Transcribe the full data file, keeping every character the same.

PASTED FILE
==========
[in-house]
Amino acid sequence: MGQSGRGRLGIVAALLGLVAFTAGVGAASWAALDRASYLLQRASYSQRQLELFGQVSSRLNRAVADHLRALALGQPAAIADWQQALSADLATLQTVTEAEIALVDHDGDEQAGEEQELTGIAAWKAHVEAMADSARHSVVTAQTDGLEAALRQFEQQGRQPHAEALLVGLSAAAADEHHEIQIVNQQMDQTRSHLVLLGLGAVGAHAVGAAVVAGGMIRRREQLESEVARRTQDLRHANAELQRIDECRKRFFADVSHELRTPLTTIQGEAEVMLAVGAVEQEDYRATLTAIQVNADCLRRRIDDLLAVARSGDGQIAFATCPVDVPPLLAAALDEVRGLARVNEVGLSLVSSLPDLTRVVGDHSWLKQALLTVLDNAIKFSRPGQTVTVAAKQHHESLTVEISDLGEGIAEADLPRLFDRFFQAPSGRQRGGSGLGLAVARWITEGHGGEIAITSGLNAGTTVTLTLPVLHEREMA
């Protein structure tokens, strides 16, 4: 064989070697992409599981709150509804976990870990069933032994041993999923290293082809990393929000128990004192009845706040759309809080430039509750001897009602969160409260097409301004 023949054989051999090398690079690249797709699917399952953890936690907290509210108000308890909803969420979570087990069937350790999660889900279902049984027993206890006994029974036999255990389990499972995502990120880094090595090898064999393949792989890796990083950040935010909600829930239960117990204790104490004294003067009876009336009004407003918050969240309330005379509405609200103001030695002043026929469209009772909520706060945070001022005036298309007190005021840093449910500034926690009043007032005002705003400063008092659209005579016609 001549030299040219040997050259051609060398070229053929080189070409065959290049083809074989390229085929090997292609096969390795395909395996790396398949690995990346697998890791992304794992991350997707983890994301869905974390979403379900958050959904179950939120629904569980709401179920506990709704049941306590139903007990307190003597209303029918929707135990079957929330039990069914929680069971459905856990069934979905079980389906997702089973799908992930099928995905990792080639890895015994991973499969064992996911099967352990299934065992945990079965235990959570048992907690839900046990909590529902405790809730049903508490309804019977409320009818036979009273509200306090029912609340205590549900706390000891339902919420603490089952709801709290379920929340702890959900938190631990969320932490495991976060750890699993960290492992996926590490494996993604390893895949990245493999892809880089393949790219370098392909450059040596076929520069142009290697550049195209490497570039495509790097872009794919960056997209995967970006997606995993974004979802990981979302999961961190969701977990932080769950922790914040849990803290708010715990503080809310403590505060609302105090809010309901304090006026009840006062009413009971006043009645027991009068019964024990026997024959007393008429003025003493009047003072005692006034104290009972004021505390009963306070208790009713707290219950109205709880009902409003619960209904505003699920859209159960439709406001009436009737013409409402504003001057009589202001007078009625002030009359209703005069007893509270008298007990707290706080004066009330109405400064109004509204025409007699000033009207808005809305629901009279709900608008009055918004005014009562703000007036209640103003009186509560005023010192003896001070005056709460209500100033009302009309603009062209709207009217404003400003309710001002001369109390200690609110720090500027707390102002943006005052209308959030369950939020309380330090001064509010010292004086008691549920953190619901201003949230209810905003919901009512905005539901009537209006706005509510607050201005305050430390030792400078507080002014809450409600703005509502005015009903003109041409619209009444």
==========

[in-house]
Amino acid sequence: MGQSGRGRLGIVAALLGLVAFTAGVGAASWAALDRASYLLQRASYSQRQLELFGQVSSRLNRAVADHLRALALGQPAAIADWQQALSADLATLQTVTEAEIALVDHDGDEQAGEEQELTGIAAWKAHVEAMADSARHSVVTAQTDGLEAALRQFEQQGRQPHAEALLVGLSAAAADEHHEIQIVNQQMDQTRSHLVLLGLGAVGAHAVGAAVVAGGMIRRREQLESEVARRTQDLRHANAELQRIDECRKRFFADVSHELRTPLTTIQGEAEVMLAVGAVEQEDYRATLTAIQVNADCLRRRIDDLLAVARSGDGQIAFATCPVDVPPLLAAALDEVRGLARVNEVGLSLVSSLPDLTRVVGDHSWLKQALLTVLDNAIKFSRPGQTVTVAAKQHHESLTVEISDLGEGIAEADLPRLFDRFFQAPSGRQRGGSGLGLAVARWITEGHGGEIAITSGLNAGTTVTLTLPVLHEREMA
């Protein structure tokens, strides 16, 4: 064989070697992409599981709150509804976990870990069933032994041993999923290293082809990393929000128990004192009845706040759309809080430039509750001897009602969160409260097409301004 023949054989051999090398690079690249797709699917399952953890936690907290509210108000308890909803969420979570087990069937350790999660889900279902049984027993206890006994029974036999255990389990499972995502990120880094090595090898064999393949792989890796990083950040935010909600829930239960117990204790104490004294003067009876009336009004407003918050969240309330005379509405609200103001030695002043026929469209009772909520706060945070001022005036298309007190005021840093449910500034926690009043007032005002705003400063008092659209005579016609 001549030299040219040997050259051609060398070229053929080189070409065959290049083809074989390229085929090997292609096969390795395909395996790396398949690995990346697998890791992304794992991350997707983890994301869905974390979403379900958050959904179950939120629904569980709401179920506990709704049941306590139903007990307190003597209303029918929707135990079957929330039990069914929680069971459905856990069934979905079980389906997702089973799908992930099928995905990792080639890895015994991973499969064992996911099967352990299934065992945990079965235990959570048992907690839900046990909590529902405790809730049903508490309804019977409320009818036979009273509200306090029912609340205590549900706390000891339902919420603490089952709801709290379920929340702890959900938190631990969320932490495991976060750890699993960290492992996926590490494996993604390893895949990245493999892809880089393949790219370098392909450059040596076929520069142009290697550049195209490497570039495509790097872009794919960056997209995967970006997606995993974004979802990981979302999961961190969701977990932080769950922790914040849990803290708010715990503080809310403590505060609302105090809010309901304090006026009840006062009413009971006043009645027991009068019964024990026997024959007393008429003025003493009047003072005692006034104290009972004021505390009963306070208790009713707290219950109205709880009902409003619960209904505003699920859209159960439709406001009436009737013409409402504003001057009589202001007078009625002030009359209703005069007893509270008298007990707290706080004066009330109405400064109004509204025409007699000033009207808005809305629901009279709900608008009055918004005014009562703000007036209640103003009186509560005023010192003896001070005056709460209500100033009302009309603009062209709207009217404003400003309710001002001369109390200690609110720090500027707390102002943006005052209308959030369950939020309380330090001064509010010292004086008691549920953190619901201003949230209810905003919901009512905005539901009537209006706005509510607050201005305050430390030792400078507080002014809450409600703005509502005015009903003109041409619209009444």